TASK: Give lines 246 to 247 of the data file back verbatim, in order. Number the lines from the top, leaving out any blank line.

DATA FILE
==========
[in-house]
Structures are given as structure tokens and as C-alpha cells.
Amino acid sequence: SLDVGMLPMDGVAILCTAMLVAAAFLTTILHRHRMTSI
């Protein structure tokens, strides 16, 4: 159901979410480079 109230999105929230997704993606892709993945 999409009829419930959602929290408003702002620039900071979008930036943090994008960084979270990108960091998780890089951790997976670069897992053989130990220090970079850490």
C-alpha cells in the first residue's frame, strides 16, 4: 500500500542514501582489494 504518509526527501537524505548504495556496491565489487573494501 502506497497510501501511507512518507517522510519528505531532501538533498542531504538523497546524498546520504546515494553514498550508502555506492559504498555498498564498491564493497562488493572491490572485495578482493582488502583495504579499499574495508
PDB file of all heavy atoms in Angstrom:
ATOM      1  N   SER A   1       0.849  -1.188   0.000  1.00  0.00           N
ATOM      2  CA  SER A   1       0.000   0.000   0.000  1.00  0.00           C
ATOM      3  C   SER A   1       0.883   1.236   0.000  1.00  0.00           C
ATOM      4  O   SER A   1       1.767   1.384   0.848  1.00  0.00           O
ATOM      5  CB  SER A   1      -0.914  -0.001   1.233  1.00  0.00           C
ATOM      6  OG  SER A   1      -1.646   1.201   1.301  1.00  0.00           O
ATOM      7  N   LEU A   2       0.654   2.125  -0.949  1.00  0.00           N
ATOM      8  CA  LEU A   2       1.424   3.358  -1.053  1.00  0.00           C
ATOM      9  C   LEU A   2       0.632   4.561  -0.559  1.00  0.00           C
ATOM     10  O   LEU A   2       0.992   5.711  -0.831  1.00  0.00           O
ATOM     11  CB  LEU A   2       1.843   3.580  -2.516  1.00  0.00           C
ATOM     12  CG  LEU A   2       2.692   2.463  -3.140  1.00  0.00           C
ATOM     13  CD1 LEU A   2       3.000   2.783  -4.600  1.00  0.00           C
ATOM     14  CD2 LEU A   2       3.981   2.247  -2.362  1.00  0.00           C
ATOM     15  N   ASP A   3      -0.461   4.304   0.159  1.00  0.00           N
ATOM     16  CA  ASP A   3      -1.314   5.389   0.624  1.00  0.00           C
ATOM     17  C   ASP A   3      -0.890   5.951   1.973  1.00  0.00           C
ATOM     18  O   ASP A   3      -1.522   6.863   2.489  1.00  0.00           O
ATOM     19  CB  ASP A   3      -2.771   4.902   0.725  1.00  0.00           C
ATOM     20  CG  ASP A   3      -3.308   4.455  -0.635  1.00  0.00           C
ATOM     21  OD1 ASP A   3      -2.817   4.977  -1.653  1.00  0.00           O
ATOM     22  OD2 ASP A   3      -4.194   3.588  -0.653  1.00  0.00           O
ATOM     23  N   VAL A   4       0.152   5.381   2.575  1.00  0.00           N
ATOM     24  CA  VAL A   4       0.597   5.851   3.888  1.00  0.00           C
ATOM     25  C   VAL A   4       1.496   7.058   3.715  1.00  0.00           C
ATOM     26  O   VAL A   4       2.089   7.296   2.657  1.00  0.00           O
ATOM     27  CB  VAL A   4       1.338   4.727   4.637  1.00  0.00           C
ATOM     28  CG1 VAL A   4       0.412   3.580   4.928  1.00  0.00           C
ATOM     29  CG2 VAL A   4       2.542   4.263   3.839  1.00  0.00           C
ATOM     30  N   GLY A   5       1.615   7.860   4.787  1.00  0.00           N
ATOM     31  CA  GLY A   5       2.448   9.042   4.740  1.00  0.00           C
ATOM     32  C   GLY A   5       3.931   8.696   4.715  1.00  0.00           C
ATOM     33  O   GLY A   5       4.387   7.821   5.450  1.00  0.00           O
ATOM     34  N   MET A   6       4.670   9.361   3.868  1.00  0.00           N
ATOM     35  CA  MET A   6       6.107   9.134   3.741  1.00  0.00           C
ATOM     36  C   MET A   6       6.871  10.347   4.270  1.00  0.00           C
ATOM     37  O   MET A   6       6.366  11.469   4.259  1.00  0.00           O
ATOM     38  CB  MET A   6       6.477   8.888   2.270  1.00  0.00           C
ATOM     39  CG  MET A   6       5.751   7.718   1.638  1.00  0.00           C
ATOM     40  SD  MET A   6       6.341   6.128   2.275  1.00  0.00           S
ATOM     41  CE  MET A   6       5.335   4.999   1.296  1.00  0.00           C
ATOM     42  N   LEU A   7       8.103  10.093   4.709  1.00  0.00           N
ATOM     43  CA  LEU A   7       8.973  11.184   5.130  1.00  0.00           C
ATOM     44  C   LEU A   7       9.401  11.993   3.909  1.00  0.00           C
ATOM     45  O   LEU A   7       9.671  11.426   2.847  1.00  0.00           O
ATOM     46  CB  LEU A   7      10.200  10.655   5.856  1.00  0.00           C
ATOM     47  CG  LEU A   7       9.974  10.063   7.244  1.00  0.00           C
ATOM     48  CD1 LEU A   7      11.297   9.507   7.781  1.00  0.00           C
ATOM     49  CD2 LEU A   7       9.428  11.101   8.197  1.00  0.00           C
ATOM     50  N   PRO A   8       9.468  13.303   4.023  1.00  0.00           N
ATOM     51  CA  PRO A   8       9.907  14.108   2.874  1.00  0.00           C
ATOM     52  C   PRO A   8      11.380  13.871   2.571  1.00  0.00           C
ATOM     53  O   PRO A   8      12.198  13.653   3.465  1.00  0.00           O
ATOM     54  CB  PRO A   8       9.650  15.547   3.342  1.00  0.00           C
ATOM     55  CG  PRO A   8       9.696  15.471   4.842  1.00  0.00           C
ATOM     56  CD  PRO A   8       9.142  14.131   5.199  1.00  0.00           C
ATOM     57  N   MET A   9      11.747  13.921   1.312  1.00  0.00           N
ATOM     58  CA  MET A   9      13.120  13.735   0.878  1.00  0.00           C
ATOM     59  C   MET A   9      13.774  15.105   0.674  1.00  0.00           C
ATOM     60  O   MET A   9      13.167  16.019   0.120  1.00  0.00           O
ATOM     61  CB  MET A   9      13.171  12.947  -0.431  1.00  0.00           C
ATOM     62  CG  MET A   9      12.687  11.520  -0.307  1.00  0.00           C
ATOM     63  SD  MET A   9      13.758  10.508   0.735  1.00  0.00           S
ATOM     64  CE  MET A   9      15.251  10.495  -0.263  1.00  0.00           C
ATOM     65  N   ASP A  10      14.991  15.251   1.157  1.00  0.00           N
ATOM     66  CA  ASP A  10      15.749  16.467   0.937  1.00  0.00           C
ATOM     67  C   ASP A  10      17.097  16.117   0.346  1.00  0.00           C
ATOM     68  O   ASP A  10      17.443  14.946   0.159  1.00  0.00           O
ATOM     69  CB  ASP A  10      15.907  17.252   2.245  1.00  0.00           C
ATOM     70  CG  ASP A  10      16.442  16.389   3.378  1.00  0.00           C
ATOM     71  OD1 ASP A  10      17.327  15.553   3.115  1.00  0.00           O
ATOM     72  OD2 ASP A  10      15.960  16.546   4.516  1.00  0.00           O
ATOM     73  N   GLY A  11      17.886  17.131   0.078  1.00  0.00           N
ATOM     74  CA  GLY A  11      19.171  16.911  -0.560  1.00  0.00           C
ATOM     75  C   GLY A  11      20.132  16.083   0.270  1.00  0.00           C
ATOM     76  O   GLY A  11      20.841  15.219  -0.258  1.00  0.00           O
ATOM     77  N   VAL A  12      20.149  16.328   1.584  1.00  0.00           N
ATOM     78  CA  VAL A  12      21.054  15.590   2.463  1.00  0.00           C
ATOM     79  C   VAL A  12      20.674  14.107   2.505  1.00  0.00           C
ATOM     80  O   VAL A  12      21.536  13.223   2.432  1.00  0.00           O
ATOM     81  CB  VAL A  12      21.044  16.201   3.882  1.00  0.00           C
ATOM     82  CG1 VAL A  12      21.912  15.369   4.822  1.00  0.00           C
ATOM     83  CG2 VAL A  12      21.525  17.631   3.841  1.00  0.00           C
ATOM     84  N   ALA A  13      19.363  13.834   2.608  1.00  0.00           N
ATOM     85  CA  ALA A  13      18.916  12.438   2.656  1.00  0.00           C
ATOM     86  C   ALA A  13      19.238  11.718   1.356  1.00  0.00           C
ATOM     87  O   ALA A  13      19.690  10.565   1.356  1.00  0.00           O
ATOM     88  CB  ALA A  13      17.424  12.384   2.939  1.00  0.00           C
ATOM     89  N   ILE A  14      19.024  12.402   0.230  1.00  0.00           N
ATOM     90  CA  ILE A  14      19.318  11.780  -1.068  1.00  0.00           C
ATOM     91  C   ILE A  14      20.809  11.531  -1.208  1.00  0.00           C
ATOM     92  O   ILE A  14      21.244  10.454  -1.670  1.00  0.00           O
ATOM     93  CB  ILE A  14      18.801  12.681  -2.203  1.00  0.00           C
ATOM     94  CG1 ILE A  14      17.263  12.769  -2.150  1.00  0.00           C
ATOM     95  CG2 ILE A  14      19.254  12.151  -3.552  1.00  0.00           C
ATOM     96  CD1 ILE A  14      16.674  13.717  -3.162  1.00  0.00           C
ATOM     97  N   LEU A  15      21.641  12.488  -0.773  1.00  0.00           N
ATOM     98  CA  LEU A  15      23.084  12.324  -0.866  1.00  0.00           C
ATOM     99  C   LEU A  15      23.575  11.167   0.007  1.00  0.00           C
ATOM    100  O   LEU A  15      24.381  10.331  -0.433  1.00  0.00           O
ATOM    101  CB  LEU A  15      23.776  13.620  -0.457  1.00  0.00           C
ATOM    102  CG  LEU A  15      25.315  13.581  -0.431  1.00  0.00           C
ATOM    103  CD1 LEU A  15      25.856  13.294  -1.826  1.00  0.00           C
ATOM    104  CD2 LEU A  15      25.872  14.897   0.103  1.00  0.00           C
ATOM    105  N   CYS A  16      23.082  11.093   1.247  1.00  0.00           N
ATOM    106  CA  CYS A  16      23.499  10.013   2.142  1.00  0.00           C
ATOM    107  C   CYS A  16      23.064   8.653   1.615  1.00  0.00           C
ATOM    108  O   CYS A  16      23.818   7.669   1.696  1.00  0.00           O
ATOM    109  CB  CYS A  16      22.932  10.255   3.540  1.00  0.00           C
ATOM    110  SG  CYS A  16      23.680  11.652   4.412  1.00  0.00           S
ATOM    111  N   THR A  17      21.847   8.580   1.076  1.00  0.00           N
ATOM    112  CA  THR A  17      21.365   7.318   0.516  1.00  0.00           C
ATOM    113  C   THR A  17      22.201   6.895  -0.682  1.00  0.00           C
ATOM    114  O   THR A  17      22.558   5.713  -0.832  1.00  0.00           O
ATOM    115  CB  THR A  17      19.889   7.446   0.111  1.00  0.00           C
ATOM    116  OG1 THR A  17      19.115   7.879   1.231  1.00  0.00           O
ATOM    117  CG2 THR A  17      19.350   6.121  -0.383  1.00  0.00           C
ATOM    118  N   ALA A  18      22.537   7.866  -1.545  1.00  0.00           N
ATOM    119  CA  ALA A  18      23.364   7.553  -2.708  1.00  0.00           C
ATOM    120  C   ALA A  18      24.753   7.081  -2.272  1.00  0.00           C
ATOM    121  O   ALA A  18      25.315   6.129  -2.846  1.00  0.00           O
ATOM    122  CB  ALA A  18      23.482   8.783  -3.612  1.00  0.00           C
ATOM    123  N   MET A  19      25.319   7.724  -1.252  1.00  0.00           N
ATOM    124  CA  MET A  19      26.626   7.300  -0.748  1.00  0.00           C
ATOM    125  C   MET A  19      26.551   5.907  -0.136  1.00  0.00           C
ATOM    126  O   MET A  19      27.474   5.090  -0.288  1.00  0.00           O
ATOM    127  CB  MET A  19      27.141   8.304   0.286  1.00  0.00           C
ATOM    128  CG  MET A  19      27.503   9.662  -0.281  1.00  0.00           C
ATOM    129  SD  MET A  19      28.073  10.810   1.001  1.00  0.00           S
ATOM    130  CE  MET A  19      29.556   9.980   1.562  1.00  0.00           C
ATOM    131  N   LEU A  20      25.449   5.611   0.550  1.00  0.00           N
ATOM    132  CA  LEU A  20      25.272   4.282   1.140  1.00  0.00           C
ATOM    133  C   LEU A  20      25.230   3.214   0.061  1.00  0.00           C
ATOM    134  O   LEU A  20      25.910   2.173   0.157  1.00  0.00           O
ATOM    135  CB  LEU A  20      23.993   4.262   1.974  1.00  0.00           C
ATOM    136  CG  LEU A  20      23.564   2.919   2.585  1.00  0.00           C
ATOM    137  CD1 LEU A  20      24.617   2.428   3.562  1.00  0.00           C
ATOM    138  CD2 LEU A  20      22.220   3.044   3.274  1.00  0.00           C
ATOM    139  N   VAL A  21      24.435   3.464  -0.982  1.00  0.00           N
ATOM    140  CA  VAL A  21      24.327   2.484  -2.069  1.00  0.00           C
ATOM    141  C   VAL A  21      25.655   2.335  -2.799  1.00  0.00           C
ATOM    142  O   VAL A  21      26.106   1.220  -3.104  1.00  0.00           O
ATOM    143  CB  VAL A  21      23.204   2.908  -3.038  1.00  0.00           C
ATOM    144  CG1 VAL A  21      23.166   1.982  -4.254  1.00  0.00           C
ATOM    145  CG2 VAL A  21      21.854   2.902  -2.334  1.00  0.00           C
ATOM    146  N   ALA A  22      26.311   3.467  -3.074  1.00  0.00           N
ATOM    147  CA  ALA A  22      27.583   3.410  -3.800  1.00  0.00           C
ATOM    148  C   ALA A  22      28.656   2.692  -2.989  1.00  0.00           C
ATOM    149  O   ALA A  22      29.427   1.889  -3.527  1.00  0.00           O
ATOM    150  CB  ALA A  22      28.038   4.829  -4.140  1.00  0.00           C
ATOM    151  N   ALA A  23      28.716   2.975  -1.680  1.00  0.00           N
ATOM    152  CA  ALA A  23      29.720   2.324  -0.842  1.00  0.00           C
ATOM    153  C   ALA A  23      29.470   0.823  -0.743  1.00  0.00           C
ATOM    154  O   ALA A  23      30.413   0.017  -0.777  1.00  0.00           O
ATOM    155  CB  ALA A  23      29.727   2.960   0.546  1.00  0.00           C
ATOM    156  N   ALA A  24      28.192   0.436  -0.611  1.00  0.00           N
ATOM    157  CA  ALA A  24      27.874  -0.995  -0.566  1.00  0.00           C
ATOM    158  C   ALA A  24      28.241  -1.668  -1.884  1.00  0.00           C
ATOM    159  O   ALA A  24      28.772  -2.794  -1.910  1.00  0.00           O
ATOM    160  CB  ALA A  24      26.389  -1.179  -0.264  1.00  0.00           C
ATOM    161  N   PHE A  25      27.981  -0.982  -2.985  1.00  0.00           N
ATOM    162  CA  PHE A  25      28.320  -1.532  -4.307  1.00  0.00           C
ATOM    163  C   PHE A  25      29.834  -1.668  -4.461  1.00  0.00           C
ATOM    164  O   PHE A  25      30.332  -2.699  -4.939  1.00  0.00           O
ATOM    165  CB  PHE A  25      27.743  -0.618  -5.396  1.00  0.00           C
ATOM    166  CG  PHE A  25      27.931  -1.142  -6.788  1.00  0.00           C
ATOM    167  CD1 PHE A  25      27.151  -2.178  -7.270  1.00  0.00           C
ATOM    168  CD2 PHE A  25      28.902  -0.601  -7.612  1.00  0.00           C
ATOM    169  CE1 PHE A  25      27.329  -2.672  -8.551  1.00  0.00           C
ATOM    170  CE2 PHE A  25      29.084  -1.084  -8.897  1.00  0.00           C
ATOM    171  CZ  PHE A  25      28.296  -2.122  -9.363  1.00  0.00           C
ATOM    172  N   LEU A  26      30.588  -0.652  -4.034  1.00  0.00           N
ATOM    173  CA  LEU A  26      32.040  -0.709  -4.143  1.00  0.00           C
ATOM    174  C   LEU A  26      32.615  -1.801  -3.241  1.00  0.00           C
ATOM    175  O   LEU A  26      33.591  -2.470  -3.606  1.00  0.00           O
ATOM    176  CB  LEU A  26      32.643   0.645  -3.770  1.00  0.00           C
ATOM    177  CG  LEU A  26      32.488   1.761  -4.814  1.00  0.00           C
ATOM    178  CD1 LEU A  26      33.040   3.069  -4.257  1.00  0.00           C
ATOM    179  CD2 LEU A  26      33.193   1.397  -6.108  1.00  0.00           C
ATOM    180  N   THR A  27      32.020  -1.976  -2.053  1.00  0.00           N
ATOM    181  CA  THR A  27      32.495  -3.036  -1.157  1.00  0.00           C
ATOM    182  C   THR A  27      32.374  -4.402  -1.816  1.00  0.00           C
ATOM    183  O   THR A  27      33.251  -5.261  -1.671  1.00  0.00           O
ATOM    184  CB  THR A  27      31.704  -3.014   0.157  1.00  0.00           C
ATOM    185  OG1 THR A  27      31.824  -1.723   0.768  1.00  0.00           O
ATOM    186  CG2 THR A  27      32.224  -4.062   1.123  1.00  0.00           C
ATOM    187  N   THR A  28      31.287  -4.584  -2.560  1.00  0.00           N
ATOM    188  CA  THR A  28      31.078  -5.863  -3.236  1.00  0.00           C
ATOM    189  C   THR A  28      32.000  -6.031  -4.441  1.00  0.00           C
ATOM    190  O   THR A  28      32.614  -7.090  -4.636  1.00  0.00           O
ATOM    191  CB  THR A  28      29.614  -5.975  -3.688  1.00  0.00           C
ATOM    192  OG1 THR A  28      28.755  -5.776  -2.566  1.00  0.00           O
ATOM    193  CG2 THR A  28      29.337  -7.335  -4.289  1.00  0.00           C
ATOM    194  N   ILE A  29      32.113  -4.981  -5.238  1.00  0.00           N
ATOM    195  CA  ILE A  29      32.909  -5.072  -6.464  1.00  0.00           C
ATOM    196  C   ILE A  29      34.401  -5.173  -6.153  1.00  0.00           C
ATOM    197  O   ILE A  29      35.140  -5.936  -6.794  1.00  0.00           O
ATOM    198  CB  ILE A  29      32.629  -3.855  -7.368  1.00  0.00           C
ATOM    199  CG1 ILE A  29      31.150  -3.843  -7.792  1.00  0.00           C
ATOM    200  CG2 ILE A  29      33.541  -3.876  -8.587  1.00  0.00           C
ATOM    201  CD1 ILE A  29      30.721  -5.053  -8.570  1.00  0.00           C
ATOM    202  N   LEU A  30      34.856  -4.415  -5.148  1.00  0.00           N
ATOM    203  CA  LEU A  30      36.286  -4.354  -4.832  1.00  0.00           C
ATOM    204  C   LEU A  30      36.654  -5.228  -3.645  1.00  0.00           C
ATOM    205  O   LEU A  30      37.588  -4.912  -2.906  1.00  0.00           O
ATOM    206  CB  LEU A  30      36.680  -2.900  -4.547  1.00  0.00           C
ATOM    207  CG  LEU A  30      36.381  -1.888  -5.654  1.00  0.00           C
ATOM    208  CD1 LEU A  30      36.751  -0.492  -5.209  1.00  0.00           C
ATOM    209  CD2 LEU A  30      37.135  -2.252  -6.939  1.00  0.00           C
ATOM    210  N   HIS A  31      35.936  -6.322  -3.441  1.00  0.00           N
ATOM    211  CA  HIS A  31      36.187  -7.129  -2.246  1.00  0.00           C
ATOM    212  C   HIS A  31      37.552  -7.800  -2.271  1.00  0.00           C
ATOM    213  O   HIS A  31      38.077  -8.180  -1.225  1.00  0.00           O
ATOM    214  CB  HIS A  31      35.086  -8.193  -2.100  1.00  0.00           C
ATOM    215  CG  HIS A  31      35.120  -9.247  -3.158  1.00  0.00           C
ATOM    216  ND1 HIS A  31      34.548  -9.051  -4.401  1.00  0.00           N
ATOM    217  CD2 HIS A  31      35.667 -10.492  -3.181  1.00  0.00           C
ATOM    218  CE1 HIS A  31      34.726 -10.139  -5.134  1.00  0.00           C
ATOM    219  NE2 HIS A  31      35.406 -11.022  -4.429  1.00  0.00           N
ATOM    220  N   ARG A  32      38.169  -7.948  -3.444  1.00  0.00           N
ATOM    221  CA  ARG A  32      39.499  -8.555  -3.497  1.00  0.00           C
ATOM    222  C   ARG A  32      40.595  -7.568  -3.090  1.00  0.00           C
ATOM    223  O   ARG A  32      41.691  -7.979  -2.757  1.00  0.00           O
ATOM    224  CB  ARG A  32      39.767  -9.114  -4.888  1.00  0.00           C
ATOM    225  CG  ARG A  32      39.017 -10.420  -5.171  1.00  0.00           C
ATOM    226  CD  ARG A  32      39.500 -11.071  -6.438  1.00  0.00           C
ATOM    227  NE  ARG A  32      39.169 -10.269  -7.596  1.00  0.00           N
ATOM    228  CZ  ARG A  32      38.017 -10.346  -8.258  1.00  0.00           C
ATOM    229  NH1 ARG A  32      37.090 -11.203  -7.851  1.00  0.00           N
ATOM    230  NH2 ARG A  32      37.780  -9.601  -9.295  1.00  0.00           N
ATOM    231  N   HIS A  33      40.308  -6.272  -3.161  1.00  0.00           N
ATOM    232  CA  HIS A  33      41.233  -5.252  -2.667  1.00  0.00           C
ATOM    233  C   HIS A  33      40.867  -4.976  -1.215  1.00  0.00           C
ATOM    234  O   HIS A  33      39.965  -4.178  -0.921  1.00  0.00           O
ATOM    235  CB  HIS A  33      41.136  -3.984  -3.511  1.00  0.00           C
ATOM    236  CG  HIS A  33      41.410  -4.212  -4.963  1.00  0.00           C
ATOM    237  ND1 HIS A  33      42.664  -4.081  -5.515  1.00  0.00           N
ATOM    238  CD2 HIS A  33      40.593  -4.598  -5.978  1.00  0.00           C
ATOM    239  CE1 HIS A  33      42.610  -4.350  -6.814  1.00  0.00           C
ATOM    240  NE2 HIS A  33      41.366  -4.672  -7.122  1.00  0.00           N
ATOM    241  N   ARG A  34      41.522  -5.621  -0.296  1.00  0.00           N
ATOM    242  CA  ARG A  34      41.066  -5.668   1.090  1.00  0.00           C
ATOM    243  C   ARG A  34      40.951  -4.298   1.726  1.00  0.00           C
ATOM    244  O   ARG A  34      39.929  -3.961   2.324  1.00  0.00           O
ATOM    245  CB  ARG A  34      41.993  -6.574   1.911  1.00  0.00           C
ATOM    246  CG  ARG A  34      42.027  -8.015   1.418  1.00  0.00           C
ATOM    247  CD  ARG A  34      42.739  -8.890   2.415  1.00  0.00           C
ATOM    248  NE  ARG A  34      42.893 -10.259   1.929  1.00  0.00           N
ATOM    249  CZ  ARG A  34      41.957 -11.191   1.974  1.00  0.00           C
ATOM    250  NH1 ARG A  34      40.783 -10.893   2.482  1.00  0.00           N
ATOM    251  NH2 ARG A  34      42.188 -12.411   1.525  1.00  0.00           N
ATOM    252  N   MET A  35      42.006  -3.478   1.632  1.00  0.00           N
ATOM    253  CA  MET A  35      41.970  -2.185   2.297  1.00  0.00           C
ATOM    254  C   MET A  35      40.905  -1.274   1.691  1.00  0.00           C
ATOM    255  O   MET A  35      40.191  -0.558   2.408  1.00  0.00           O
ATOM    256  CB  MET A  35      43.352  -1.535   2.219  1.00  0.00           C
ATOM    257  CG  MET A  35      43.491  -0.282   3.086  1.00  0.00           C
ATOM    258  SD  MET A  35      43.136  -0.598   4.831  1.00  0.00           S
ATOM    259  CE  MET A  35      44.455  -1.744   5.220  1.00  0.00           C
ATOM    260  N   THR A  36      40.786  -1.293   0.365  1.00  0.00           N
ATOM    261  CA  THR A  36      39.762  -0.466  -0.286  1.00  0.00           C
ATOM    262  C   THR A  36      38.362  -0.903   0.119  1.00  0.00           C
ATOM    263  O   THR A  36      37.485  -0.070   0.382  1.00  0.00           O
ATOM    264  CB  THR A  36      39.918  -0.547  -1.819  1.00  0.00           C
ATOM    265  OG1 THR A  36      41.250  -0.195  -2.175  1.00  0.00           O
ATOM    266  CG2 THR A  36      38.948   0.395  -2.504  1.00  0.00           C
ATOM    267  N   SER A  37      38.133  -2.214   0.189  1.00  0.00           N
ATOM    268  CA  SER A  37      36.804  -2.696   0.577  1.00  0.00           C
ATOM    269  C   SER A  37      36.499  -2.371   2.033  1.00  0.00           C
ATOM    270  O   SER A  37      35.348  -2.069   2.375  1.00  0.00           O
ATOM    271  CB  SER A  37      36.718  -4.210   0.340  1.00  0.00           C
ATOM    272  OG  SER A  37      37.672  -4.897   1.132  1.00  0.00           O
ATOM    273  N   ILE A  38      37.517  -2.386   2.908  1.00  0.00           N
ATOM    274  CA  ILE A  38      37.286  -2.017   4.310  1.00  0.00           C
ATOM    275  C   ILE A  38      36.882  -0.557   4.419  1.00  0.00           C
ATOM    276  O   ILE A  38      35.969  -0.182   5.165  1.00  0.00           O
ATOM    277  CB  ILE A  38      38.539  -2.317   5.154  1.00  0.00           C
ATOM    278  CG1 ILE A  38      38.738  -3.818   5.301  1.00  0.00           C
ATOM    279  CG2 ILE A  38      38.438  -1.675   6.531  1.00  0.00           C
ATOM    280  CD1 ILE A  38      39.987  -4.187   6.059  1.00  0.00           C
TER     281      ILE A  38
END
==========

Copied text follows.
ATOM    240  NE2 HIS A  33      41.366  -4.672  -7.122  1.00  0.00           N
ATOM    241  N   ARG A  34      41.522  -5.621  -0.296  1.00  0.00           N